Monday, 15 January 2007

3.7 Is the family disintegrating or disappearing?

Organizing life around the ties created through blood and marriage is extremely efficient. In the majority of societies the whole of political life is based on family groups, the members of whom support each other in their feuds and vendettas. Many of the tribal societies such as the Yanomamo of the Amazon forest, or the Nuer of the Sudan are examples of this, but it is also the case in many parts of China or India in the past. The State is relatively unimportant. Marriage is arranged as a political alliance. Likewise, all property flows through the family, most jobs are found through family contacts, who you work with is organized on the basis of family relationships. The impersonal world of money, businesses, market exchanges just exists on the margins.

All of religion revolves around the family. People venerate their ancestors, conduct rituals with their family, need children to help send them to a happy after-life. Furthermore, most of social life is family based. Only family are really to be trusted, they are one’s closest friends, comrades, partners in leisure and work. The family welcomes the new members, who then pass into sexual maturity, get married and are looked after in old age and finally buried.

This is very far from our world, where the family can remain quite important, but mostly at the level of the individual. It is important for our emotions, for our first fifteen years of nurturing and perhaps in our old age. It often gives some satisfaction and pattern in the rest of life. Yet our political allegiances, our religious beliefs, our jobs, our friendships and those we trust are largely separated off. The family is only one element in all of this.

This is such a relatively unusual situation, and so obviously fits with a highly mobile industrial and capitalist society, that many people used to think that it was a recent phenomenon. They believed that it must be the result of the way society had been broken apart by the industrial and urban revolutions of the nineteenth century.

Yet historians have now shown that what we might call the individualistic and flexible family system which you experience goes back hundreds of years. This can be seen in the various ways we use to calculate who we are related to, the terminology, the inheritance systems and in evidence about who lived with whom and what their rights were. For a thousand years in England the family has not provided the foundation for the rest of society. Throughout that period it has contained that inner tension between desiring to be close and dependent, and the desire to be free and adult.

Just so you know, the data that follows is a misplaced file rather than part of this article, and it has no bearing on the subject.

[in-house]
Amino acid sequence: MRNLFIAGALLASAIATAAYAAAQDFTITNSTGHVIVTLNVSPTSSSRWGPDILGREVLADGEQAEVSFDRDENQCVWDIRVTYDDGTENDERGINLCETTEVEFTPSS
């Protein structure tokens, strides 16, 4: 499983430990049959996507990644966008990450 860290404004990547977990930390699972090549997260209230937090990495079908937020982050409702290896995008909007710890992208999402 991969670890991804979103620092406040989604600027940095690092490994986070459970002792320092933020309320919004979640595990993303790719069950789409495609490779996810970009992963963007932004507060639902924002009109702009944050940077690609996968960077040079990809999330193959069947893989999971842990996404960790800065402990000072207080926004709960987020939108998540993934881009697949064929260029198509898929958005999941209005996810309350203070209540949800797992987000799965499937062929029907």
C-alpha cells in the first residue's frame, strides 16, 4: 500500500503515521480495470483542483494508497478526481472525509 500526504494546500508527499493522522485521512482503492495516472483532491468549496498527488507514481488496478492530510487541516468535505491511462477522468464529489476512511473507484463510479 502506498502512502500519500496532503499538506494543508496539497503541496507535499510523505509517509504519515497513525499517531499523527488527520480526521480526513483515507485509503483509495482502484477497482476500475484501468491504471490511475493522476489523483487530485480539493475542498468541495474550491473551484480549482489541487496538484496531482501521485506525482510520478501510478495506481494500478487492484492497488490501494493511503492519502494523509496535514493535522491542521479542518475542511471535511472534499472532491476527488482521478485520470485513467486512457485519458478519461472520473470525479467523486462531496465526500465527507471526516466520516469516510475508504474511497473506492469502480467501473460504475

This is very different from the situation in the majority of societies both in the past and the present. The contrast is described in the words of an old North American Pomo Indian of California. ‘What is a man? A man is nothing. Without his family he is of less importance than that bug crossing the trail… A man must be with his family to amount to anything with us. If he had nobody else to help him, the first trouble he got into he would be killed by his enemies… No woman would marry him… He would be poorer than a new-born child, he would be poorer than a worm… In the White way of doing things the family is not so important. The police and soldiers take care of protecting you, the courts give you justice, the post office carries messages for you, the school teaches you. Everything is taken care of, even your children, if you die; but with us the family must do all of that.’

In the modern west, our relations with our family change over our lifetime. Parents start as authority figures who are also the source of all good things. They then become objects of antagonism and perhaps derision. Hopefully they end up as loved grandparents to our children. Likewise children start as exhausting delights, turn into rebellious monsters, and again, with luck, the loved parents of our grand children.

What is certain is that in the western system parents cannot demand their children’s unconditional love and obedience. Nor can children demand that their parents show them endless love and support. Love comes from self-sacrifice and tolerance. It comes from not expecting too much, not reliving in our children our failures and insufficiencies. And on the children’s part it depends on an understanding of aging and the loneliness this brings. Only thus can we avoid the danger pointed out by the old Pomo Indian.

‘With us the family was everything. Now it is nothing. We are getting like the White people and it is bad for the old people. We had no old people’s home like you. The old people were important. They were wise. Your old people must be fools.’

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